Forum for Science, Industry and Business

Sponsored by:     3M 
Search our Site:


Metal with unusual properties


A Chinese-German research cooperation involving the University of Augsburg has demonstrated properties in a metal that cannot be explained by the standard theory. The results were obtained on a special metallic compound with unusual magnetic characteristics – scientists call it mag-netic frustration. The cooperation observed a novel, “quantum critical behaviour” in the metal at very low temperatures and at high pressures and strong magnetic fields.

Metals are elements or compounds that conduct electrical current. As the brilliant Russian phys-icist Lev Landau already identified in the 1950s, their properties can be interpreted as if almost independently-movable charge carriers act.

Temperature pressure/magnetic field phase diagram for the CePdAl compound. The colour cod-ing indicates the temperature behaviour of the electrical resistance.

Nature Physics

Landau called them “quasiparticles” to indicate that they describe a collective state only, in contrast to ordinary electrons.

However, in recent years, materials with properties that are more complex and cannot be de-scribed by Landau’s quasiparticle model have been attracting attention. This also includes the high-temperature superconductors that are interesting for their potential applications.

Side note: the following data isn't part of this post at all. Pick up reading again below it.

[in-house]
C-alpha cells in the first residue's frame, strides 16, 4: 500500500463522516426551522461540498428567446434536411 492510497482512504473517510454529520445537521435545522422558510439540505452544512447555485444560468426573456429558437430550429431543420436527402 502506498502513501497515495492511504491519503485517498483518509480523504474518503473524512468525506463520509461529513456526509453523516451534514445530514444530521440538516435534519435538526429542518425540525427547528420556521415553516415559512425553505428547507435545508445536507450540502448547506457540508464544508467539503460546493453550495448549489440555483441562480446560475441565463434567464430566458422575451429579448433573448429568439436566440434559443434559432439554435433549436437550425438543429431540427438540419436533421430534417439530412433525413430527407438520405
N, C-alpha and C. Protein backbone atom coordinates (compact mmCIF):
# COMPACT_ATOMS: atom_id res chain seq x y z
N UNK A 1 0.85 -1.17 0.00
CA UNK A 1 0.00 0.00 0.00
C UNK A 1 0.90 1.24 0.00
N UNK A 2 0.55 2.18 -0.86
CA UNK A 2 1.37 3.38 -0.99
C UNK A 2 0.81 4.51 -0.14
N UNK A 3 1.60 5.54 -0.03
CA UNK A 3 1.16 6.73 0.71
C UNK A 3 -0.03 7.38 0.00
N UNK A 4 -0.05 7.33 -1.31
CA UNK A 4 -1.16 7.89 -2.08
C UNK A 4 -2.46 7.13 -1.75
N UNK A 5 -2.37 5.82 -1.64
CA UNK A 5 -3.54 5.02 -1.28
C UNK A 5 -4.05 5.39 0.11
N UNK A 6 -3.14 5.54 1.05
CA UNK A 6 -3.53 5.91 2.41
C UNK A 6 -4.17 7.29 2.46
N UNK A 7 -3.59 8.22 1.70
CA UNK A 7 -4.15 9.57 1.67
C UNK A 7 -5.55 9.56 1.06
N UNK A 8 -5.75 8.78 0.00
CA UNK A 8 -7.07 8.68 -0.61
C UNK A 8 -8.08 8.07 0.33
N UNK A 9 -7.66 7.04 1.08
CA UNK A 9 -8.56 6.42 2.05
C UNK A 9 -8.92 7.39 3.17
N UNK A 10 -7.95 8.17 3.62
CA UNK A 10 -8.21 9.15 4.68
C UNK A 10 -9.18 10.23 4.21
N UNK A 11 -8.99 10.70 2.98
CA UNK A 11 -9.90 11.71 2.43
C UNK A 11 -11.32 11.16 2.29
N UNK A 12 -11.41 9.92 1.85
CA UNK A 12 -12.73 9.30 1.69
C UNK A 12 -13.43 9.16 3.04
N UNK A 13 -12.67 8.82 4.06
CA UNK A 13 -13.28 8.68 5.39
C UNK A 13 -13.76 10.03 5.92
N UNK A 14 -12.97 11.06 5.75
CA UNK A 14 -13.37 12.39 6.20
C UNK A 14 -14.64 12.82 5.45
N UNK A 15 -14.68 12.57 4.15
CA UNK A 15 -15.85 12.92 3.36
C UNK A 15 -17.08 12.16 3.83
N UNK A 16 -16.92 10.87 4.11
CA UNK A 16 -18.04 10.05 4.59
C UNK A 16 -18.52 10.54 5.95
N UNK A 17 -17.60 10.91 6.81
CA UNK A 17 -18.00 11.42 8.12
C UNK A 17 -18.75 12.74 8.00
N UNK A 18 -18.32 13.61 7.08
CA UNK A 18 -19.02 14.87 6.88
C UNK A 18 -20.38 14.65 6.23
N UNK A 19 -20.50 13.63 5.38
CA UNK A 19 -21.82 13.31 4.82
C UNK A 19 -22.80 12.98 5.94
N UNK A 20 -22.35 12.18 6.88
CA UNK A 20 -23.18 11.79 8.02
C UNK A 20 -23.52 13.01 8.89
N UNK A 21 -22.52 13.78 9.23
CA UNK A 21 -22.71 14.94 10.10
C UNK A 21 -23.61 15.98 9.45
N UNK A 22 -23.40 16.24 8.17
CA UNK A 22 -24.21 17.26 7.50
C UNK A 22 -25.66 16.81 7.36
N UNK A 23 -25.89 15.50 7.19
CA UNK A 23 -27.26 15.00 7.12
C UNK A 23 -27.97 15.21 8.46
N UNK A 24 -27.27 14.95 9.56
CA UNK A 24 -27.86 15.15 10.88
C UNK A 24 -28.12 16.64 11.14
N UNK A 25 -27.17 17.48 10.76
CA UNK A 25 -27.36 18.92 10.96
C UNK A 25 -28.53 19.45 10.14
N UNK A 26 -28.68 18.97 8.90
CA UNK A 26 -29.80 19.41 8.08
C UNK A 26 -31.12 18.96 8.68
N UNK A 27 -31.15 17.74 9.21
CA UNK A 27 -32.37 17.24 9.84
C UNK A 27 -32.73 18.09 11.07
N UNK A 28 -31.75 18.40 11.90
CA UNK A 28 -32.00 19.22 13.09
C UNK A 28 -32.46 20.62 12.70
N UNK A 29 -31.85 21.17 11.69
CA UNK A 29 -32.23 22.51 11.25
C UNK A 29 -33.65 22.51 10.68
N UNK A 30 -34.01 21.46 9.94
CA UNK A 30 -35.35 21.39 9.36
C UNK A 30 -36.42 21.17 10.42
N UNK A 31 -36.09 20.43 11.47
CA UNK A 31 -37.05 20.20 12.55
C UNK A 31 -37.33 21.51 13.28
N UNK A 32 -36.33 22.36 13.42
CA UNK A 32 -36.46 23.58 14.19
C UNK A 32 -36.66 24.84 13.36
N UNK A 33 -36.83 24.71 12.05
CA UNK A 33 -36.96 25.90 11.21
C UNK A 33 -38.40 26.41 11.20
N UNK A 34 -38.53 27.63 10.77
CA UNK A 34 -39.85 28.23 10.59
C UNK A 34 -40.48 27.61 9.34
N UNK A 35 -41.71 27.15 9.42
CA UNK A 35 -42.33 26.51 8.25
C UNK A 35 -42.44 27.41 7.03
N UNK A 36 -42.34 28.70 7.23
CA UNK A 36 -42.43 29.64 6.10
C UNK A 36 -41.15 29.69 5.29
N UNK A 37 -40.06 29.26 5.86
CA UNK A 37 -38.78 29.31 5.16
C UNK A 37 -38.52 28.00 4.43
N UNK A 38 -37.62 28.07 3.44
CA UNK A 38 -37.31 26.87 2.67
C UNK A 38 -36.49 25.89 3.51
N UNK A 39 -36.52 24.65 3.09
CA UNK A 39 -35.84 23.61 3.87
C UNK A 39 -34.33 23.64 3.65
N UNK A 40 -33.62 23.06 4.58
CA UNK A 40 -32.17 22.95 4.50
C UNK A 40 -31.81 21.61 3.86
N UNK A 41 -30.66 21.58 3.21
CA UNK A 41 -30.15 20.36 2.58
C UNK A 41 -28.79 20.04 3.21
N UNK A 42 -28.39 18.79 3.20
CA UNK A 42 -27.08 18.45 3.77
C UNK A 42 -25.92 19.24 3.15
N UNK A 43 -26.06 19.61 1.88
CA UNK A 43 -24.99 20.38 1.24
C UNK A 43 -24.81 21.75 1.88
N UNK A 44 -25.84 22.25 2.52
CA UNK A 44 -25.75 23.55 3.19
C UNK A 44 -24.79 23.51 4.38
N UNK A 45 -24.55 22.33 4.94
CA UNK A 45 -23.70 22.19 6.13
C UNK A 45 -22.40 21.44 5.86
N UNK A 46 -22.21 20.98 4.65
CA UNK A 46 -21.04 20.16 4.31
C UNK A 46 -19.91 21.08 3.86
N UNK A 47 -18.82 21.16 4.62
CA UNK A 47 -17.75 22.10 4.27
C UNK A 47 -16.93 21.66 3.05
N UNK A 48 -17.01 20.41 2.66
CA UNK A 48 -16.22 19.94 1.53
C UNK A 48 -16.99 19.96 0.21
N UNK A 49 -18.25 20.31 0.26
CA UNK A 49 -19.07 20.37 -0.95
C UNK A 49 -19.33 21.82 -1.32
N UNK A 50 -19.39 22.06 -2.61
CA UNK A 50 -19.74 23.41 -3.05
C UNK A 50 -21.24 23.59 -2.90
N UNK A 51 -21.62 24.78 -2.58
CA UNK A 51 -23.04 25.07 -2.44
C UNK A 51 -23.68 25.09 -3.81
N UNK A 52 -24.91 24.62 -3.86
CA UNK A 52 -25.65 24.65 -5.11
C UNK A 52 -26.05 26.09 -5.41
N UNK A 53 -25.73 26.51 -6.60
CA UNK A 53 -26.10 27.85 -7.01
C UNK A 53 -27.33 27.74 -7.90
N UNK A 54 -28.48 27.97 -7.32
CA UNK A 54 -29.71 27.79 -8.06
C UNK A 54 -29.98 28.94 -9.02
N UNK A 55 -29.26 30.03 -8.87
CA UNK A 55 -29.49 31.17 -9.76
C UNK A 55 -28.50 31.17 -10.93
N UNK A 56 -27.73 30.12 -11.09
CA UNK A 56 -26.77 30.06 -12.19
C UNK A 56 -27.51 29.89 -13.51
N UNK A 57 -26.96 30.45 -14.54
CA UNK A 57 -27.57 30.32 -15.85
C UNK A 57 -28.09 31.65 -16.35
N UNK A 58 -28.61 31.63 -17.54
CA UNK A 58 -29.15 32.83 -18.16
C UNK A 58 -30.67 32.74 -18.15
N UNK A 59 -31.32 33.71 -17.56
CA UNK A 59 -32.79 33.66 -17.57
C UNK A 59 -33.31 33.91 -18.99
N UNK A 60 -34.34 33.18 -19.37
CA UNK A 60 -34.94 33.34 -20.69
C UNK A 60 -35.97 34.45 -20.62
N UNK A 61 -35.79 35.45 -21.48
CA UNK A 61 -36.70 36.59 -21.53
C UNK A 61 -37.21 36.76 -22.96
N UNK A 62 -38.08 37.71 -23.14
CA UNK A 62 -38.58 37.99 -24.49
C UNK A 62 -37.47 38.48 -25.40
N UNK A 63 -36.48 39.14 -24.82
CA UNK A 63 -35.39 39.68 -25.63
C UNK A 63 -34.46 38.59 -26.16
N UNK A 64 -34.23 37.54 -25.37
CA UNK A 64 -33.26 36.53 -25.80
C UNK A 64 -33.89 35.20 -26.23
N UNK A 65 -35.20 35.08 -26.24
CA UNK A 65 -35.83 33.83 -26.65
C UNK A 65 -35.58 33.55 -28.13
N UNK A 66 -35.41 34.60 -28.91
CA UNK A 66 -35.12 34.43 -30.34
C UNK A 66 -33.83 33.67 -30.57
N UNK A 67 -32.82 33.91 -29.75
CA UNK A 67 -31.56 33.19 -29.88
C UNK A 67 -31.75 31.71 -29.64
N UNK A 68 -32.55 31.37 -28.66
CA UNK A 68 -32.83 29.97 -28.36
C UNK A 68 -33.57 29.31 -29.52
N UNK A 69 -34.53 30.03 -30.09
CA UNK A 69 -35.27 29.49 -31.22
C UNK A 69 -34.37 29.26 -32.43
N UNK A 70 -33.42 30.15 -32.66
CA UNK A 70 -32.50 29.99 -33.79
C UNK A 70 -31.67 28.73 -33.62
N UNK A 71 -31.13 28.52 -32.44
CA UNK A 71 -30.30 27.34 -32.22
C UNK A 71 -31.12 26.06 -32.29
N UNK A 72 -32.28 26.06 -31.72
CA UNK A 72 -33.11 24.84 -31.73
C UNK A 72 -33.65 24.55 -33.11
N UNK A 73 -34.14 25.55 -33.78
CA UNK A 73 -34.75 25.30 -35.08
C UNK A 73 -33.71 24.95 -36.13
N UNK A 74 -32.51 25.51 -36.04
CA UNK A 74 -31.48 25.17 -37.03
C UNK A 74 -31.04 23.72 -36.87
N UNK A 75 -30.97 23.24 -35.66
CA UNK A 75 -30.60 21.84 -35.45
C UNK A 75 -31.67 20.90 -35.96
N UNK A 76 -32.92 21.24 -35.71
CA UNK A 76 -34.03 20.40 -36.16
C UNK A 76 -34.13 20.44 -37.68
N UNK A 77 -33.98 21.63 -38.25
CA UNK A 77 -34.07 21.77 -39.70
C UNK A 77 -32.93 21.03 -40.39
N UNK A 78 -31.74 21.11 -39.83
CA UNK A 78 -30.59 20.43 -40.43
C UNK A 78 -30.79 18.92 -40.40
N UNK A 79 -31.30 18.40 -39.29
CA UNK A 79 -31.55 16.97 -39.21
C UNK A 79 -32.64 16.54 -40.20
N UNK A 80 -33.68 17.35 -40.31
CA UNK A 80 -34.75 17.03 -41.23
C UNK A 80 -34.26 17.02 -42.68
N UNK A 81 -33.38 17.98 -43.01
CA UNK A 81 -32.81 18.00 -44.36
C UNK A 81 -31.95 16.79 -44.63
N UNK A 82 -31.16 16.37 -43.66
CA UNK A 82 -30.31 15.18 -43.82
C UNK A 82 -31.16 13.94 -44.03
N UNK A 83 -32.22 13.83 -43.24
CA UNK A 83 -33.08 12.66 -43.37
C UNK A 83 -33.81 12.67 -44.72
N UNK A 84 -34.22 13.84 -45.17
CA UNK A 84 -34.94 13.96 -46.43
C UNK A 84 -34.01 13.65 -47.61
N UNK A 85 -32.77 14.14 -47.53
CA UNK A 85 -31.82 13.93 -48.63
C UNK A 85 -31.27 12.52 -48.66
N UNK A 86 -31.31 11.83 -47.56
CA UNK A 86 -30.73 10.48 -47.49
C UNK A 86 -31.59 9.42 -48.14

The qua-siparticle picture breaks down when the ground state of a metal – its phase – changes in the event of an external disturbance, such as the application of pressure or a magnetic field.

This change can be, for example, that the magnetic moments in the metal (in simplified terms: the elementary magnets) point in completely different directions down to the lowest temperatures (normally they are aligned at low temperatures, i.e. they are in an ordered state).

The result is an exotic metallic state, the quantum critical point – named as such because it usually only oc-curs under strictly defined conditions in what is known as the phase diagram. Quantum critical points underly unusual phases such as high-temperature superconductivity.